When digging a new garden, check for underground utilities

  • Plan to rotate the crops in your vegetable garden to control pest problems.

    Plan to rotate the crops in your vegetable garden to control pest problems. Courtesy of Chicago Botanic Garden

 
By Tim Johnson
Chicago Botanic Garden
Updated 5/21/2018 6:32 AM

If you have a lot of digging to do in your garden, it's important to have your underground utility lines located before starting the work. In the suburbs, call JULIE at (800) 892-0123 or 811 to have your yard marked for underground utilities (this is a free service).

JULIE stands for Joint Utility Locating Information for Excavators. Its website is www.illinois1call.com. In Chicago, call DIGGER at (312) 744-7000. It generally takes two working days for these services to locate your utility lines, so allow plenty of time before digging.

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These locating services will not mark any lines you have installed yourself, such as a gas line to a grill or wires for landscape lighting. Dig carefully by hand if you are working within 18 inches of either side of any marked underground utilities.

Also, take care when digging in gardens with underground sprinklers.

• Rotate the crops in your vegetable garden to control pest problems. This is the easiest way to practice organic, integrated pest management gardening.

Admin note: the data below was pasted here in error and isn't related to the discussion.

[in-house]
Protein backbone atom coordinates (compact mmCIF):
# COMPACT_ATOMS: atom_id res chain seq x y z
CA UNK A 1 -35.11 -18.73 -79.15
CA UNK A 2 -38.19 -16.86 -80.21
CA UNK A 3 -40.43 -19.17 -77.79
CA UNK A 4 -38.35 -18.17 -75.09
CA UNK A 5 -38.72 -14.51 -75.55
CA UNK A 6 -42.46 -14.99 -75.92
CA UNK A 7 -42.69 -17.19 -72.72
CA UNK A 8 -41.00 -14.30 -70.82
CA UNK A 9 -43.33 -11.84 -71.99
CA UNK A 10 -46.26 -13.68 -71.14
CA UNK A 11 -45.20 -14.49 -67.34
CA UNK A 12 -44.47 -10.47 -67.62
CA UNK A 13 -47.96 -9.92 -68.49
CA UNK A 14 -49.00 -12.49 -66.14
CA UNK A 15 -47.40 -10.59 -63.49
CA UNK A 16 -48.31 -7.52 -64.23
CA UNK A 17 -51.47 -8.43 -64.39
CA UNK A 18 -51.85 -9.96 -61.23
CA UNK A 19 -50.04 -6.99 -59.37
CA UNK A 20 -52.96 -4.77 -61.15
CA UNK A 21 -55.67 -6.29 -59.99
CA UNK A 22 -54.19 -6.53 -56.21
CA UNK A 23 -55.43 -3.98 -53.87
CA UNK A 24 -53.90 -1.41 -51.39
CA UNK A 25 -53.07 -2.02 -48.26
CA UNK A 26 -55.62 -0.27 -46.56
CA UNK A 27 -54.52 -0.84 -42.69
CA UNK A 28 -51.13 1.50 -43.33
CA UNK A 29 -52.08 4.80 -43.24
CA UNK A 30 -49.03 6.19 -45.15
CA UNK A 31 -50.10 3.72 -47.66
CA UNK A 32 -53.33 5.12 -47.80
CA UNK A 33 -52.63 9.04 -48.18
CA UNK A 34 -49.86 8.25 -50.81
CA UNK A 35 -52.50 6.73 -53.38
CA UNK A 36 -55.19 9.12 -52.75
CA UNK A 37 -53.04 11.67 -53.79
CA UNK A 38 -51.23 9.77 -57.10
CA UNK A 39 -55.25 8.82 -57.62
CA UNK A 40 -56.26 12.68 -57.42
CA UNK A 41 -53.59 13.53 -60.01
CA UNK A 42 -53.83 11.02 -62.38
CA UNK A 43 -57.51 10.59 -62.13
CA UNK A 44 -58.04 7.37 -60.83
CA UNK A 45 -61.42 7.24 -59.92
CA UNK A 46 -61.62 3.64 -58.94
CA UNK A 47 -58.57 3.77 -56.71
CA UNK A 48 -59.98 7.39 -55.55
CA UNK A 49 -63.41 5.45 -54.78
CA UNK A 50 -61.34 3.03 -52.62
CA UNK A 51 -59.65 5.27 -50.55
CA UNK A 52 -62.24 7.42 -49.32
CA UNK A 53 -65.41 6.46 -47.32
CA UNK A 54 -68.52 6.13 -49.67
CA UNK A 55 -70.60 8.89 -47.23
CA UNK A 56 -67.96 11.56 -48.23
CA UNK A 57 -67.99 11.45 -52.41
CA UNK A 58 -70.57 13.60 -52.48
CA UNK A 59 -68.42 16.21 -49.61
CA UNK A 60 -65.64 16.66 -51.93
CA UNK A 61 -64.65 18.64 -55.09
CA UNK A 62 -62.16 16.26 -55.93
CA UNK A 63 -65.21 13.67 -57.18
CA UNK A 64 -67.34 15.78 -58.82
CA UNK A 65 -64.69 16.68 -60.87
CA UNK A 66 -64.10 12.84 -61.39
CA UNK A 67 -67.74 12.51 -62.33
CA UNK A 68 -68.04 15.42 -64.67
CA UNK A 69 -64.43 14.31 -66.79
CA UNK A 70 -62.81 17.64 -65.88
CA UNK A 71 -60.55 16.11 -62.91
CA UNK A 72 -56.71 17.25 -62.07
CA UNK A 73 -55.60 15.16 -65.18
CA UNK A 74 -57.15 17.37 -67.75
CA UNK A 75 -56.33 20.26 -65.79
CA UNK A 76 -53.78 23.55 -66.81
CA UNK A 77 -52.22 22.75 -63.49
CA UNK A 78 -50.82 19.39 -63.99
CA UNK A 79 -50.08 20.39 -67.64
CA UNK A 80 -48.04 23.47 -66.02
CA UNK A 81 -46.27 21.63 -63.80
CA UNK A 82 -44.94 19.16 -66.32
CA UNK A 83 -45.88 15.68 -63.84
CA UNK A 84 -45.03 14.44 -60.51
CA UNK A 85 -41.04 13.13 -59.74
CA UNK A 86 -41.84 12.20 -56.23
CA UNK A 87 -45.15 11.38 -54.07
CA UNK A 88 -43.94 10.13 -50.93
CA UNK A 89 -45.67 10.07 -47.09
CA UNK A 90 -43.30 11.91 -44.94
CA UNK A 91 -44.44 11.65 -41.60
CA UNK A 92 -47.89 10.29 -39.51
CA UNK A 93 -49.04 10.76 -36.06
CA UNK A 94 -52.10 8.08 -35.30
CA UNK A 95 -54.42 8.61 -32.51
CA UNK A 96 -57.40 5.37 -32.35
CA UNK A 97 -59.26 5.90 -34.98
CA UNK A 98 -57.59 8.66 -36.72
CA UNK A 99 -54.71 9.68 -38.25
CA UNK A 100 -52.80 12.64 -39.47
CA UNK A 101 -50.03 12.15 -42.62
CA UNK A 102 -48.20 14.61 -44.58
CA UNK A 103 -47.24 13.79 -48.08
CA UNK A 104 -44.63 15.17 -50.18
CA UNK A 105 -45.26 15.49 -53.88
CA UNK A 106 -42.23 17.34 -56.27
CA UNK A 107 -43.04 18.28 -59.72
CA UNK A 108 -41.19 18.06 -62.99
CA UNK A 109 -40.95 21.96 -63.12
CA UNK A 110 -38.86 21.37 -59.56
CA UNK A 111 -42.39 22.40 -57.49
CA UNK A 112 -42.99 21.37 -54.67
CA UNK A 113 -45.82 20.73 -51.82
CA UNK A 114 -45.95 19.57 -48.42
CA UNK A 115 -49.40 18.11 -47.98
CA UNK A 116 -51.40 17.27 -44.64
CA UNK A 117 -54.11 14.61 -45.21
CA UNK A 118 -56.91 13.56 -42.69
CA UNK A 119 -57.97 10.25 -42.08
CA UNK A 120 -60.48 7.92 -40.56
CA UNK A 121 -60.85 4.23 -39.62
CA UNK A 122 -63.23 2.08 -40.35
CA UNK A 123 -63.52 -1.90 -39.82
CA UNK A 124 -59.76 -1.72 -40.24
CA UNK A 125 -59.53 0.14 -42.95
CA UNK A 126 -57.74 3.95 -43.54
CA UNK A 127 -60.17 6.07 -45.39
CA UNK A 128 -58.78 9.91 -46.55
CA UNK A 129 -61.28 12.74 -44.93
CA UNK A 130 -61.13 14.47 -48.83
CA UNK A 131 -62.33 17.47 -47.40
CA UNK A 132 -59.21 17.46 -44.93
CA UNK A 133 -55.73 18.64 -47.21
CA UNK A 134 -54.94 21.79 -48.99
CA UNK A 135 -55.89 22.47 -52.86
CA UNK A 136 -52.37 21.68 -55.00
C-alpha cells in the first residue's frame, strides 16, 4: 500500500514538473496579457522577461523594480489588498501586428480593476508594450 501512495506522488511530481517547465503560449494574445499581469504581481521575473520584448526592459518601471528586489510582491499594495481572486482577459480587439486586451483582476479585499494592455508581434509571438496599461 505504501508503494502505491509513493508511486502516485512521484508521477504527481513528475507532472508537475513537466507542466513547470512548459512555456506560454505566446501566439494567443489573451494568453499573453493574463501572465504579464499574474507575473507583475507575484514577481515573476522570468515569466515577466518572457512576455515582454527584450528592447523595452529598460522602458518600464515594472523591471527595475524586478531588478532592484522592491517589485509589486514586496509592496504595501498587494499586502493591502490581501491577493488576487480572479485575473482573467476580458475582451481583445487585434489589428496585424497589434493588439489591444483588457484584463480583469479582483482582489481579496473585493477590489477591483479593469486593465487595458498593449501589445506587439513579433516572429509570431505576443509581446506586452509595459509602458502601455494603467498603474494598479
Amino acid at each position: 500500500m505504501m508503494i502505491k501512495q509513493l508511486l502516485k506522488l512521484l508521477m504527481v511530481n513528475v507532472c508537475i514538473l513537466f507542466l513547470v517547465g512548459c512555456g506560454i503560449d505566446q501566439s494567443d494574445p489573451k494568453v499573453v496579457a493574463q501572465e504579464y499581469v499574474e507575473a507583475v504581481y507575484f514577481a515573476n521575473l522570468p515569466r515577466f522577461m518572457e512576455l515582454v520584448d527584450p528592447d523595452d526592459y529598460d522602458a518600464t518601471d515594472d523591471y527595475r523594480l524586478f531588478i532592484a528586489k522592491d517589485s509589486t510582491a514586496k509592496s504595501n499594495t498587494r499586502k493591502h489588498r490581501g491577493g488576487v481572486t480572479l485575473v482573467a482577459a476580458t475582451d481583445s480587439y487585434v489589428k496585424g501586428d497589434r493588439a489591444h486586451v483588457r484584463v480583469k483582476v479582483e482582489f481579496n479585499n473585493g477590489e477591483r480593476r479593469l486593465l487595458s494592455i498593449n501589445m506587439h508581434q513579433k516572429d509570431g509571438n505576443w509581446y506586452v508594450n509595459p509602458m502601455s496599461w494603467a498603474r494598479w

Many insects and diseases attack vegetables within the same plant family. By planting vegetables from a different family in a problem area, you minimize the chances for a repeat infection.

The basic families include the cabbage family (broccoli, cabbage, cauliflower, Brussels sprouts, radishes and turnips); cucumber family (gourds, melons, squashes and cucumbers); nightshade family (eggplant, potatoes, tomatoes and peppers); goosefoot family (spinach and beets); onion family (leeks, garlic and onions); legume family (all peas and beans), and the carrot, celery and parsnip group.

• With warmer weather settling in, you may need to start routinely watering any new plants you have installed this spring. It would also be a good idea to check any plants that were installed last year if there is not a good soaking rain any time soon.

• Tim Johnson is director of horticulture at Chicago Botanic Garden, chicagobotanic.org.

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